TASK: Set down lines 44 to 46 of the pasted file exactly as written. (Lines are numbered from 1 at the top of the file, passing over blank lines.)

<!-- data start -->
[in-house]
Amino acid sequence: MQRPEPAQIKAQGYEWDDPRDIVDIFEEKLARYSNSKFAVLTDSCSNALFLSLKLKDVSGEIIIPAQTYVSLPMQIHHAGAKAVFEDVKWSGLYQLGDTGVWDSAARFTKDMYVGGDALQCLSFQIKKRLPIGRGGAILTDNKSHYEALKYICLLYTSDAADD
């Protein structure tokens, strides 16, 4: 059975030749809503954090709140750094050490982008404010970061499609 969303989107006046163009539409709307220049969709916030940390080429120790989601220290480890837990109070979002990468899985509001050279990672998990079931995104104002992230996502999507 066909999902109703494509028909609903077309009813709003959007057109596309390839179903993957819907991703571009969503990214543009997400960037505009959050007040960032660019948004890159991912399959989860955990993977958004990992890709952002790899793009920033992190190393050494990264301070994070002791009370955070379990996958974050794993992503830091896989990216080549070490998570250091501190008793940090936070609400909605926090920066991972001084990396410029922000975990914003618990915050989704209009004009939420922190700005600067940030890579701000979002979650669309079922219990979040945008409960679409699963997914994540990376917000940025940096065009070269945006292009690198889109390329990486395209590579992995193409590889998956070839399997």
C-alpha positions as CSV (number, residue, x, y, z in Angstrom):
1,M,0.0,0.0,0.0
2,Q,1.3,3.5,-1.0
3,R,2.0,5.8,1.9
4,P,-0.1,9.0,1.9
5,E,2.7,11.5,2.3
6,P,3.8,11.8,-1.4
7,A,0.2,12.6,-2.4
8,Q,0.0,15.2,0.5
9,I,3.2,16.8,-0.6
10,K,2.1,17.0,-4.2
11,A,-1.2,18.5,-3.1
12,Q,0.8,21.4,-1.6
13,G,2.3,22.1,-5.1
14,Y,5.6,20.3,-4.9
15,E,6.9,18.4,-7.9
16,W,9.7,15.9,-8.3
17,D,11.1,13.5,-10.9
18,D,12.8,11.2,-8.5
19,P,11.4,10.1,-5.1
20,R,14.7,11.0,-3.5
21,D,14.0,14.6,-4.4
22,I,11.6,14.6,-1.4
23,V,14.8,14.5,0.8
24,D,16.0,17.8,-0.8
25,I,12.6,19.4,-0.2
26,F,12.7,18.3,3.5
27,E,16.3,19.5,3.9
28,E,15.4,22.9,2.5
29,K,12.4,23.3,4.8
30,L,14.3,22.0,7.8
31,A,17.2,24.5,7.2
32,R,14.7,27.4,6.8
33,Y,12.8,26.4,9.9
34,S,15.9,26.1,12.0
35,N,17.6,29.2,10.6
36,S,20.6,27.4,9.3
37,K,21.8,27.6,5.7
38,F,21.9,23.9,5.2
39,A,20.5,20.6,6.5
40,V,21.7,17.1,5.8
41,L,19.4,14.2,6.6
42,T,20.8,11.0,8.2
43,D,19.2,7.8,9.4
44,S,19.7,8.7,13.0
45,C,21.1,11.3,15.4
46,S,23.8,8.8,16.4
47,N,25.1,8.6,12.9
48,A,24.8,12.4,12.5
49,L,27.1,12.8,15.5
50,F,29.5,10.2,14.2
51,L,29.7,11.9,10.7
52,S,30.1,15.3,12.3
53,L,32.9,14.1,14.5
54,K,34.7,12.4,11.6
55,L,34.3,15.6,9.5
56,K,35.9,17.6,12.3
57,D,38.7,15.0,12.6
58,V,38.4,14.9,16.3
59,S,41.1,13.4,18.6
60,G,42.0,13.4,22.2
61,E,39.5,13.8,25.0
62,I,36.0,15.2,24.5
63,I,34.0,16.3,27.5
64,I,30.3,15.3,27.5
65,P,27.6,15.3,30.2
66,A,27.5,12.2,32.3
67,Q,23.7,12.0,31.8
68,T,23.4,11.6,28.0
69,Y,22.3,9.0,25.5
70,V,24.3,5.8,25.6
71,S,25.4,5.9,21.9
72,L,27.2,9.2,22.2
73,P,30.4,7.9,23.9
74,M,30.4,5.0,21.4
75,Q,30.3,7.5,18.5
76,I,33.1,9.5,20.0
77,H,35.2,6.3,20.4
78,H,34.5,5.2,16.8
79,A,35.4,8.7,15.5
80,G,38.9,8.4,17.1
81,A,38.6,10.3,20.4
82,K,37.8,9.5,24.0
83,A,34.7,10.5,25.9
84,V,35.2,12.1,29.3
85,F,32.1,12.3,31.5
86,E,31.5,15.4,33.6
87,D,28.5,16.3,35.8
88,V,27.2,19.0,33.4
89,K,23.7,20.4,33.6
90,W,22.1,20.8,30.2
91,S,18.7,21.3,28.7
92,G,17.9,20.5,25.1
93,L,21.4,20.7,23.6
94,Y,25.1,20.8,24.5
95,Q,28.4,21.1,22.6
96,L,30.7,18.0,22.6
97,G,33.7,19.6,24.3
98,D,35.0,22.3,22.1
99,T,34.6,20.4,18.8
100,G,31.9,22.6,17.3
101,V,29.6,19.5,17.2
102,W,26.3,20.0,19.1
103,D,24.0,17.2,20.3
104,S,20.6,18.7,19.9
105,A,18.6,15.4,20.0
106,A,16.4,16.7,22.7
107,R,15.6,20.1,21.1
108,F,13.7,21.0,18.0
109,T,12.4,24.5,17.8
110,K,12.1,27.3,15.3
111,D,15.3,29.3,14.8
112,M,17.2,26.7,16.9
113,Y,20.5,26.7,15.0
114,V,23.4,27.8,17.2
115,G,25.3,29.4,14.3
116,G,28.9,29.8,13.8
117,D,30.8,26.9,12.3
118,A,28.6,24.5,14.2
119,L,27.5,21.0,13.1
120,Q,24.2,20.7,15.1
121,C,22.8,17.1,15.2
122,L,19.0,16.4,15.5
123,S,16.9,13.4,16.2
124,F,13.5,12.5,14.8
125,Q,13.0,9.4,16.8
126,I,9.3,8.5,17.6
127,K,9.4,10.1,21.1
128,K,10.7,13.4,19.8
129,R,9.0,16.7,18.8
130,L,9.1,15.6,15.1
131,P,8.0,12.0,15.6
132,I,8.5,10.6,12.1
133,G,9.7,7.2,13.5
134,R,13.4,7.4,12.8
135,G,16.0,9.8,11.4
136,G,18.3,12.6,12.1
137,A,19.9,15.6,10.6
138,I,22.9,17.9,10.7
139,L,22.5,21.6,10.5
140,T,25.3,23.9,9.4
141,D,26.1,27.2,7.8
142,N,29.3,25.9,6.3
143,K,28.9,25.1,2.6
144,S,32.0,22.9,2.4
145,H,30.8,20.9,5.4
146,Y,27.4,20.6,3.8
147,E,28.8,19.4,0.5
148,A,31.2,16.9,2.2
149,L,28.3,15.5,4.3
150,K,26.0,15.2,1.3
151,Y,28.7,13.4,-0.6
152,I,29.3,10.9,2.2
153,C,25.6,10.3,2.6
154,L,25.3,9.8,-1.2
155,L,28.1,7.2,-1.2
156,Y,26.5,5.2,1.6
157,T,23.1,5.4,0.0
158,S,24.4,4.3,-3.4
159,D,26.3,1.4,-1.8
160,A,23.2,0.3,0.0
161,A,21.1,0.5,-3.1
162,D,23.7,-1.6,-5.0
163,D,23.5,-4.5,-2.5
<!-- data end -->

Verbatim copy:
40,V,21.7,17.1,5.8
41,L,19.4,14.2,6.6
42,T,20.8,11.0,8.2